“The Crisis of Civilization” is the documentary feature film (77 minutes – a film by Dean Puckett, animations by Lucca Benney, cinematography by Suresh Kara) version of Nafeez Mosaddeq Ahmed’s 2010 book “The User’s Guide to the Crisis of Civilization and how to save it” (Pluto Press ISBN 978-0-7453-3053-2). Nafeez himself is the central character as it is based around interview with him only. No others are featured. So, does it work? Actually it does the business quite well. Anyone who couldn’t be bothered to read his book would be well off sitting down to watch this. Ahmed’s central thesis has grown significantly his book “The War On Truth” came out in 2005. Nafeez is the Executive Director of the Institute for Policy Research and Development and he has been promoting the idea that modern Islamic Terrorist are in bed with western security services. His is not and idle conspiracy theory: his books have been thoroughly researched and he has supplied good evidence to back his ideas.
So where does “Crisis” take us? Since 2005 Nafeez has obviously been busy building in the wider Geopolitical situation and now includes Climate Change, Peak Oil, Financial collapse and Food Shortages into his world model. Again his work is convincing and many activists in the field will nod knowingly during the film. Has he unveiled anything new? Probably not. Maybe this will be new to a readership previously familiar with his work on terrorism but there is not much here that you wouldn’t have got from “Crossing the Rubicon” by Michael C Ruppert. Bring in some Heinberg and Hopkins and you probably have all you need already to understand the world we live in. Our Financial system is unsustainable and built on an assumption of perpetual growth derived from ever expanding fossil fuel extraction. Resource depletion is likely to crash the economic system whilst climate change is likely to crash global food supplies. Hence no money, no food, nor energy: all the ingredients for the “crisis” of the title. A society experiencing such a crisis will crack down on civil liberties effecting everyone’s freedom. Grim BUT Nafeez has also done the leg-work now to offer a host of suggestions as to how we solve the crisis. As in the book they feel a bit like after-thoughts but we hope he works more with these ideas in future.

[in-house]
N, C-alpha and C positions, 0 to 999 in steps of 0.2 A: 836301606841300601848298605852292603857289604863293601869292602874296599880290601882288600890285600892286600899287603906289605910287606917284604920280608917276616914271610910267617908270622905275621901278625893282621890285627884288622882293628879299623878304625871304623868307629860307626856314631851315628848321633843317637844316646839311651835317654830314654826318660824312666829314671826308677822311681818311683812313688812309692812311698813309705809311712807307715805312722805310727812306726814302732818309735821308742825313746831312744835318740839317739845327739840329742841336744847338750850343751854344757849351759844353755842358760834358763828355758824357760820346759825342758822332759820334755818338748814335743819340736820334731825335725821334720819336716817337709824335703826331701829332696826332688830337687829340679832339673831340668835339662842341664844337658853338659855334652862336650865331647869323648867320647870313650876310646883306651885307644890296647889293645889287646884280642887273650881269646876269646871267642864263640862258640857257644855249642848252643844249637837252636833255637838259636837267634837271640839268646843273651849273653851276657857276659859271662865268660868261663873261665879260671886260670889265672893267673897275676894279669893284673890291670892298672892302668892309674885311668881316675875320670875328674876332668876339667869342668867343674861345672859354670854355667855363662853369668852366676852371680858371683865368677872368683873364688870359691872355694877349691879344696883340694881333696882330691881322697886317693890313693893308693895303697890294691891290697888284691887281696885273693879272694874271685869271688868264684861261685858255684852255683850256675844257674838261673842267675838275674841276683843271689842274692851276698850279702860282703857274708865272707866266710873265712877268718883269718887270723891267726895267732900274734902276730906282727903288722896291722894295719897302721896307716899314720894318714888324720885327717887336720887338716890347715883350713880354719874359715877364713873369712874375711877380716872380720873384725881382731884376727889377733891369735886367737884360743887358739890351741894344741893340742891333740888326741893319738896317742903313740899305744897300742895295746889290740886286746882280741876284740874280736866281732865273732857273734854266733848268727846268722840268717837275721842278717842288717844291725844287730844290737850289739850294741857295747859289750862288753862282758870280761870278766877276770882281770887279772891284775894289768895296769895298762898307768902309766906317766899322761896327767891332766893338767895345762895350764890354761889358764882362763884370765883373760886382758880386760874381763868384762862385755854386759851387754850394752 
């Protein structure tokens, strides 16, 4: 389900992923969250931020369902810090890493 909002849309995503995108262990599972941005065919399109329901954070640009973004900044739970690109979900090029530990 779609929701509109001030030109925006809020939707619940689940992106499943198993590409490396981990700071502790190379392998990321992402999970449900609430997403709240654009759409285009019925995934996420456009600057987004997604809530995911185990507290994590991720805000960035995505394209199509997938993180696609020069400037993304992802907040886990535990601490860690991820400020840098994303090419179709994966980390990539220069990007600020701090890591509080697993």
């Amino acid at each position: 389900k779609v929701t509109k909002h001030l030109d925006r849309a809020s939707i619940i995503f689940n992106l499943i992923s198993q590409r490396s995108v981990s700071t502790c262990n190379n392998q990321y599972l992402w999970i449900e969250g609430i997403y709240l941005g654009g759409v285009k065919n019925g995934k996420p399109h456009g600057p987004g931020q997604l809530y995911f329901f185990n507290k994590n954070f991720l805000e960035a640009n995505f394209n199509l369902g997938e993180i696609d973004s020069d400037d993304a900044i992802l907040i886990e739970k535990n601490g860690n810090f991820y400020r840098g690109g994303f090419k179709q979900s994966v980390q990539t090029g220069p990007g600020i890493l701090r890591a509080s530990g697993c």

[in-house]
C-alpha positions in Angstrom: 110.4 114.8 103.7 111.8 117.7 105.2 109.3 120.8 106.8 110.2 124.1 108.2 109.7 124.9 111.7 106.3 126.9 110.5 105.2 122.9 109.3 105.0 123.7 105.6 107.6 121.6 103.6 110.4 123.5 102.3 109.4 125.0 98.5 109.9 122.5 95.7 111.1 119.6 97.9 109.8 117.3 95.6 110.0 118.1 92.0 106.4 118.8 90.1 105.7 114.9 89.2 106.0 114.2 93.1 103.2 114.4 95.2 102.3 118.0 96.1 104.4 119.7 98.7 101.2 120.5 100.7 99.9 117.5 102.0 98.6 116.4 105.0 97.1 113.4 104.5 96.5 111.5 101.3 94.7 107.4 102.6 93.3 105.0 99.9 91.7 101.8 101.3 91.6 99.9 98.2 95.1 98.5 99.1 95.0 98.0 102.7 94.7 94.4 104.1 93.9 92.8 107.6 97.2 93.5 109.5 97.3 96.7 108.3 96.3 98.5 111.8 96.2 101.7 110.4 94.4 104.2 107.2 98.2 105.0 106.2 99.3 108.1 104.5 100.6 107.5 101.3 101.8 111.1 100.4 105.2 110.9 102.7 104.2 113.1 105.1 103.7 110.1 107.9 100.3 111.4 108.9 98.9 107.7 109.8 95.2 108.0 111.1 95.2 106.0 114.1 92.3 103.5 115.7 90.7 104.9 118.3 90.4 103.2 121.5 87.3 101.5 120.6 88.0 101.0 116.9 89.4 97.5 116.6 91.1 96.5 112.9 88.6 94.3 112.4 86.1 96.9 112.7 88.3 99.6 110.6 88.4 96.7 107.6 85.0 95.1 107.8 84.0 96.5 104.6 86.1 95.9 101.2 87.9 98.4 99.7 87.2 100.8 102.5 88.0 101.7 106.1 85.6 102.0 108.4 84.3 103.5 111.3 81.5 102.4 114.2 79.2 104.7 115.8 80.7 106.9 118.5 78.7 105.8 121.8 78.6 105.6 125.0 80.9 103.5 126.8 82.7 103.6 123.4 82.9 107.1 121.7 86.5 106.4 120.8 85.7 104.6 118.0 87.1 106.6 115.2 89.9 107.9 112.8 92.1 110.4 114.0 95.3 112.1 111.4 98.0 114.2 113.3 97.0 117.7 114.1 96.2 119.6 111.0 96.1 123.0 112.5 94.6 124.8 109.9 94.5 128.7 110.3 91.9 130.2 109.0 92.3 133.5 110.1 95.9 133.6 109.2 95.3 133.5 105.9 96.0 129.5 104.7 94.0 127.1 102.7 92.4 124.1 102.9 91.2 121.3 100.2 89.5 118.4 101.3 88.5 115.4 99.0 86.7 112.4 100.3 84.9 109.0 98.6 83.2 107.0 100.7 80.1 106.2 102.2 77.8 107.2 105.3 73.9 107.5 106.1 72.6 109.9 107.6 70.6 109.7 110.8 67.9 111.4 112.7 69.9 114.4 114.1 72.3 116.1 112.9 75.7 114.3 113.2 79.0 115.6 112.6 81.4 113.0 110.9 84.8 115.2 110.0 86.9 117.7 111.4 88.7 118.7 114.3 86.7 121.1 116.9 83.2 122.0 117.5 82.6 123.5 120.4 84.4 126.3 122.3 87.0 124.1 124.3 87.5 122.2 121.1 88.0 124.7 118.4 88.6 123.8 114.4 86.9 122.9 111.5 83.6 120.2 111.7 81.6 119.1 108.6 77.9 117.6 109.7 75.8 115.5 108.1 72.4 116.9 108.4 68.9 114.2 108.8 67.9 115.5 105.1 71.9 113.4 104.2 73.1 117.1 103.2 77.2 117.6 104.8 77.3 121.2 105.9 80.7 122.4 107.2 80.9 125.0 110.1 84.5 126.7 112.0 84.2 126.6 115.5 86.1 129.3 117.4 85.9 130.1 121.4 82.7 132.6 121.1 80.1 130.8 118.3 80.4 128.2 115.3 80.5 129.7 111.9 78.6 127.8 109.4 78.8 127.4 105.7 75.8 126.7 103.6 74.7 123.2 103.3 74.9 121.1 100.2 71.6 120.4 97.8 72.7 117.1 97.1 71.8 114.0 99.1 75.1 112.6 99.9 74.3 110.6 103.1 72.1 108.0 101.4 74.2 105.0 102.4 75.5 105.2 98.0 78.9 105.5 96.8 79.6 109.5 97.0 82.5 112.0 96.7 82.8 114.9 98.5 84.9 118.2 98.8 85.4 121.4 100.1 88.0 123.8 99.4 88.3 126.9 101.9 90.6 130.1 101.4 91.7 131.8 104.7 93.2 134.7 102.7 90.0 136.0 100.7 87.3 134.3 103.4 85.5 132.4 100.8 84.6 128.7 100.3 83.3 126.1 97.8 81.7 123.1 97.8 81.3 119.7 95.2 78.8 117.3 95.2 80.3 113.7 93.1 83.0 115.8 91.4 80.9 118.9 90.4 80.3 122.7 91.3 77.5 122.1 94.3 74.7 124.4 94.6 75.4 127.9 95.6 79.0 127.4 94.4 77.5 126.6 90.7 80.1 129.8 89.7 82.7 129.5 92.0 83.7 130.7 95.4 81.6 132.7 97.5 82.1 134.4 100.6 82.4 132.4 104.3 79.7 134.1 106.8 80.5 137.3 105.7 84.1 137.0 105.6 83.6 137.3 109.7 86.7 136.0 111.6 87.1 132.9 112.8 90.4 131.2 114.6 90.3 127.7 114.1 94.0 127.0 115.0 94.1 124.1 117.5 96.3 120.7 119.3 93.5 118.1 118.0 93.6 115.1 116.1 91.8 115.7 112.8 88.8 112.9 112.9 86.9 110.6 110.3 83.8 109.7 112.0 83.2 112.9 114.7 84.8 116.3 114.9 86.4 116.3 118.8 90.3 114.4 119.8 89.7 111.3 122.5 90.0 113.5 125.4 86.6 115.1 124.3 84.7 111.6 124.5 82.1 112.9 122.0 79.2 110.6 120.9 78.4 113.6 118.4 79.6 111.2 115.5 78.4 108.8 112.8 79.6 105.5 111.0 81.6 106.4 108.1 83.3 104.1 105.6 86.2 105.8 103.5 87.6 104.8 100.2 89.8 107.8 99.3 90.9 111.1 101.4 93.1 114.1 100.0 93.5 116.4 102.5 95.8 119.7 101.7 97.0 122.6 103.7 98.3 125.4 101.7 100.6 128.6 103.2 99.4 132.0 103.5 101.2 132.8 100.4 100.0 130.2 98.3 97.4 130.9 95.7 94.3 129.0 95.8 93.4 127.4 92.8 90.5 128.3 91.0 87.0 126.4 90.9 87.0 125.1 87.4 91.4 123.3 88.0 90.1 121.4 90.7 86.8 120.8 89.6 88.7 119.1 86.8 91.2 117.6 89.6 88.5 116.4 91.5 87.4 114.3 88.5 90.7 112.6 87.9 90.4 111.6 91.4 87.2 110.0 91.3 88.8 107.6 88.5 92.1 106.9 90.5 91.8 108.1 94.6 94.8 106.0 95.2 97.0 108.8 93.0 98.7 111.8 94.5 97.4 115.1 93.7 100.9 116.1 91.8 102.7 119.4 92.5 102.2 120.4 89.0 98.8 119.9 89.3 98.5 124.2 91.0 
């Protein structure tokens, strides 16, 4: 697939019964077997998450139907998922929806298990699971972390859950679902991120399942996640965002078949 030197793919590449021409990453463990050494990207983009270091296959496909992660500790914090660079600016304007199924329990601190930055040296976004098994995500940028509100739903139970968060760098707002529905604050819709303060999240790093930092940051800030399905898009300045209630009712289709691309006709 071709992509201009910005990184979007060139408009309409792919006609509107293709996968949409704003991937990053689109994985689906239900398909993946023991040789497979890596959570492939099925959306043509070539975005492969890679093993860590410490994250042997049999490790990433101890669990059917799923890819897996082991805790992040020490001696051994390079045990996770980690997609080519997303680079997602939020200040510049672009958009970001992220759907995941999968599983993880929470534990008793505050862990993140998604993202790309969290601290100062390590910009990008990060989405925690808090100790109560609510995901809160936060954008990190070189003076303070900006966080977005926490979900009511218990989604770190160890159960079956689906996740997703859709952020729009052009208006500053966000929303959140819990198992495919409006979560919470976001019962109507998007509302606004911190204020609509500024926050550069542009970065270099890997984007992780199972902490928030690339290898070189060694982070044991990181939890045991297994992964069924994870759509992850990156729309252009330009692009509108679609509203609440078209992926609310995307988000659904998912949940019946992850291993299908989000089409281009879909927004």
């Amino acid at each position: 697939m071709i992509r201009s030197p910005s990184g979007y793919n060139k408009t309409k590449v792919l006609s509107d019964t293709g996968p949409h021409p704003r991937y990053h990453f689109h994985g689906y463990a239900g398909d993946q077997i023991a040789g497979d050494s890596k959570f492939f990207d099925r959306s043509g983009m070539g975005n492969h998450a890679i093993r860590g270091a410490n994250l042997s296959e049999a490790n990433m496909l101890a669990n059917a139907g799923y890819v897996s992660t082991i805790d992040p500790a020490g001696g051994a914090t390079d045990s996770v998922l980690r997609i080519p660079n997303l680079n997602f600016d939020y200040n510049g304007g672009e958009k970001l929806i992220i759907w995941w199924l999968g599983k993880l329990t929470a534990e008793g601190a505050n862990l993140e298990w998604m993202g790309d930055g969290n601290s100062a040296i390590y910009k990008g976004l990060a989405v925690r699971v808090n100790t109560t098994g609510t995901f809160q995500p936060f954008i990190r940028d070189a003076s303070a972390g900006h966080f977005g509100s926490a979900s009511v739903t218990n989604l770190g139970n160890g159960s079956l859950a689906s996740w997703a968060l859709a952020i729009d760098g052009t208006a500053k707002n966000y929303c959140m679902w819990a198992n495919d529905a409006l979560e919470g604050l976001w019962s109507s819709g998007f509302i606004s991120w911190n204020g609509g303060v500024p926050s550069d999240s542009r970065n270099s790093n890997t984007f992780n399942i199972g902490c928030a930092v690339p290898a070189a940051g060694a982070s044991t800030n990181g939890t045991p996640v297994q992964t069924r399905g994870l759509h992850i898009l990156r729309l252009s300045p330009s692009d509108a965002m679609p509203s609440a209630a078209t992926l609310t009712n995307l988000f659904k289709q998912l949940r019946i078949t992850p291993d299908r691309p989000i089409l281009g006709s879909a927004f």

So what are his ideas? He doesn’t name “Transition” with a big “T” but he certainly uses the phrase “transition to a post-carbon-economy” which involves limited globalisation. We should all be focused more on our local economies with local supply chains for food and energy. Again – nothing unique or new here for those working in this field.
Do we like this movie? Yes, it is watchable, not because of the static talking head that is Nafeez, but because of the illustrative animations and use of stock footage largely derived form the USA in the halcyon days of the post-war boom. Anyone familiar with the look and feel of “The End of Suburbia“, “The Corporation” or “The Age of Stupid” will recognise the style of this film. Some may find it irritating as it is somewhat “arty”; more style versus content. Some may also be surprised by Nafeez himself. He has hasn’t appeared on film since “Oil, Smoke and Mirrors” which covered similar territory. He puts you to mind of a schoolboy as he remains strikingly young in appearance. His choice of words when speaking is far plainer and more “street” than his written word. We are not sure if this is a good thing so he should probably remain behind the camera instead of in front of it. This aside this is a good movie: highly recommended and would be good to be shown to Transition Initiatives.